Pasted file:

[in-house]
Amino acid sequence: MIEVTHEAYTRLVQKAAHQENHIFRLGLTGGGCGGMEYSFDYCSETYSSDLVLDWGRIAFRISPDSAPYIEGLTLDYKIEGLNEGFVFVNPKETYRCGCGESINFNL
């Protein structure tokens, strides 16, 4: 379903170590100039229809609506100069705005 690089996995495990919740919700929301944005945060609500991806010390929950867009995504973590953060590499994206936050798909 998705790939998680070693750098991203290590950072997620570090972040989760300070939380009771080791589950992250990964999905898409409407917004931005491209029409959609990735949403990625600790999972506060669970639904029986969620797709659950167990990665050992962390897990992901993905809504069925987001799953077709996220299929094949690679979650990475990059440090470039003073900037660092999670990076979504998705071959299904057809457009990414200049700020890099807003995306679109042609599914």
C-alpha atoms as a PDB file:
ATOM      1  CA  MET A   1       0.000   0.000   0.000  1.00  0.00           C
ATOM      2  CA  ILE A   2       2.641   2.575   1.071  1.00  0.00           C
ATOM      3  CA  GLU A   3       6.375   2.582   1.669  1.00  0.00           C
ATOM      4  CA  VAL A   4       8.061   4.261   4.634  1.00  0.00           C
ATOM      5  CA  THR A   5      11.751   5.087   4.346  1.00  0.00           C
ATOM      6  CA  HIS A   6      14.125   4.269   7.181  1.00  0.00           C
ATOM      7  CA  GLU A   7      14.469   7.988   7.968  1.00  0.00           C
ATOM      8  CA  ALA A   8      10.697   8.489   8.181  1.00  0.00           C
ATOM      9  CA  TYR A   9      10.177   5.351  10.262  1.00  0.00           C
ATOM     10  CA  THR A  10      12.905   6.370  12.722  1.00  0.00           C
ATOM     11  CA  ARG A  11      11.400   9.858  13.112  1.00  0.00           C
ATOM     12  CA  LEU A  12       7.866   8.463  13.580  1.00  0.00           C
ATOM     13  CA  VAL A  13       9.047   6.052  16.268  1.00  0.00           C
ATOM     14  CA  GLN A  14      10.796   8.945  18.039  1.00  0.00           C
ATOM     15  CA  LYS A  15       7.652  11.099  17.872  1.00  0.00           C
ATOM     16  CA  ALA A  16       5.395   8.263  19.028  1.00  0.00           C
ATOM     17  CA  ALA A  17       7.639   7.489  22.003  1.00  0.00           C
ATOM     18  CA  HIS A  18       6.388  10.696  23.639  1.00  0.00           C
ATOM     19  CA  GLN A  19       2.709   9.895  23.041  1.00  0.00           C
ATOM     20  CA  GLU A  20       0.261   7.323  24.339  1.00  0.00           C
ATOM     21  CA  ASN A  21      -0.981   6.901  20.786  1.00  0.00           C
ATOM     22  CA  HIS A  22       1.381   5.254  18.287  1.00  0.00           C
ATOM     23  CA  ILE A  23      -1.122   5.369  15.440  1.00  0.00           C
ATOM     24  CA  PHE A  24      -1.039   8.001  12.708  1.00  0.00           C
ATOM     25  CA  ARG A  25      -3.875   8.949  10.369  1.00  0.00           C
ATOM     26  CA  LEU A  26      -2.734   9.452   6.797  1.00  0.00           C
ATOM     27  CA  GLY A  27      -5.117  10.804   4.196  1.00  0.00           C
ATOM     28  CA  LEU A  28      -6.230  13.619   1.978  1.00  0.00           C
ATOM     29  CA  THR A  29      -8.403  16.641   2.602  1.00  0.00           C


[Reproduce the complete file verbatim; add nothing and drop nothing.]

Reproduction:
[in-house]
Amino acid sequence: MIEVTHEAYTRLVQKAAHQENHIFRLGLTGGGCGGMEYSFDYCSETYSSDLVLDWGRIAFRISPDSAPYIEGLTLDYKIEGLNEGFVFVNPKETYRCGCGESINFNL
């Protein structure tokens, strides 16, 4: 379903170590100039229809609506100069705005 690089996995495990919740919700929301944005945060609500991806010390929950867009995504973590953060590499994206936050798909 998705790939998680070693750098991203290590950072997620570090972040989760300070939380009771080791589950992250990964999905898409409407917004931005491209029409959609990735949403990625600790999972506060669970639904029986969620797709659950167990990665050992962390897990992901993905809504069925987001799953077709996220299929094949690679979650990475990059440090470039003073900037660092999670990076979504998705071959299904057809457009990414200049700020890099807003995306679109042609599914």
C-alpha atoms as a PDB file:
ATOM      1  CA  MET A   1       0.000   0.000   0.000  1.00  0.00           C
ATOM      2  CA  ILE A   2       2.641   2.575   1.071  1.00  0.00           C
ATOM      3  CA  GLU A   3       6.375   2.582   1.669  1.00  0.00           C
ATOM      4  CA  VAL A   4       8.061   4.261   4.634  1.00  0.00           C
ATOM      5  CA  THR A   5      11.751   5.087   4.346  1.00  0.00           C
ATOM      6  CA  HIS A   6      14.125   4.269   7.181  1.00  0.00           C
ATOM      7  CA  GLU A   7      14.469   7.988   7.968  1.00  0.00           C
ATOM      8  CA  ALA A   8      10.697   8.489   8.181  1.00  0.00           C
ATOM      9  CA  TYR A   9      10.177   5.351  10.262  1.00  0.00           C
ATOM     10  CA  THR A  10      12.905   6.370  12.722  1.00  0.00           C
ATOM     11  CA  ARG A  11      11.400   9.858  13.112  1.00  0.00           C
ATOM     12  CA  LEU A  12       7.866   8.463  13.580  1.00  0.00           C
ATOM     13  CA  VAL A  13       9.047   6.052  16.268  1.00  0.00           C
ATOM     14  CA  GLN A  14      10.796   8.945  18.039  1.00  0.00           C
ATOM     15  CA  LYS A  15       7.652  11.099  17.872  1.00  0.00           C
ATOM     16  CA  ALA A  16       5.395   8.263  19.028  1.00  0.00           C
ATOM     17  CA  ALA A  17       7.639   7.489  22.003  1.00  0.00           C
ATOM     18  CA  HIS A  18       6.388  10.696  23.639  1.00  0.00           C
ATOM     19  CA  GLN A  19       2.709   9.895  23.041  1.00  0.00           C
ATOM     20  CA  GLU A  20       0.261   7.323  24.339  1.00  0.00           C
ATOM     21  CA  ASN A  21      -0.981   6.901  20.786  1.00  0.00           C
ATOM     22  CA  HIS A  22       1.381   5.254  18.287  1.00  0.00           C
ATOM     23  CA  ILE A  23      -1.122   5.369  15.440  1.00  0.00           C
ATOM     24  CA  PHE A  24      -1.039   8.001  12.708  1.00  0.00           C
ATOM     25  CA  ARG A  25      -3.875   8.949  10.369  1.00  0.00           C
ATOM     26  CA  LEU A  26      -2.734   9.452   6.797  1.00  0.00           C
ATOM     27  CA  GLY A  27      -5.117  10.804   4.196  1.00  0.00           C
ATOM     28  CA  LEU A  28      -6.230  13.619   1.978  1.00  0.00           C
ATOM     29  CA  THR A  29      -8.403  16.641   2.602  1.00  0.00           C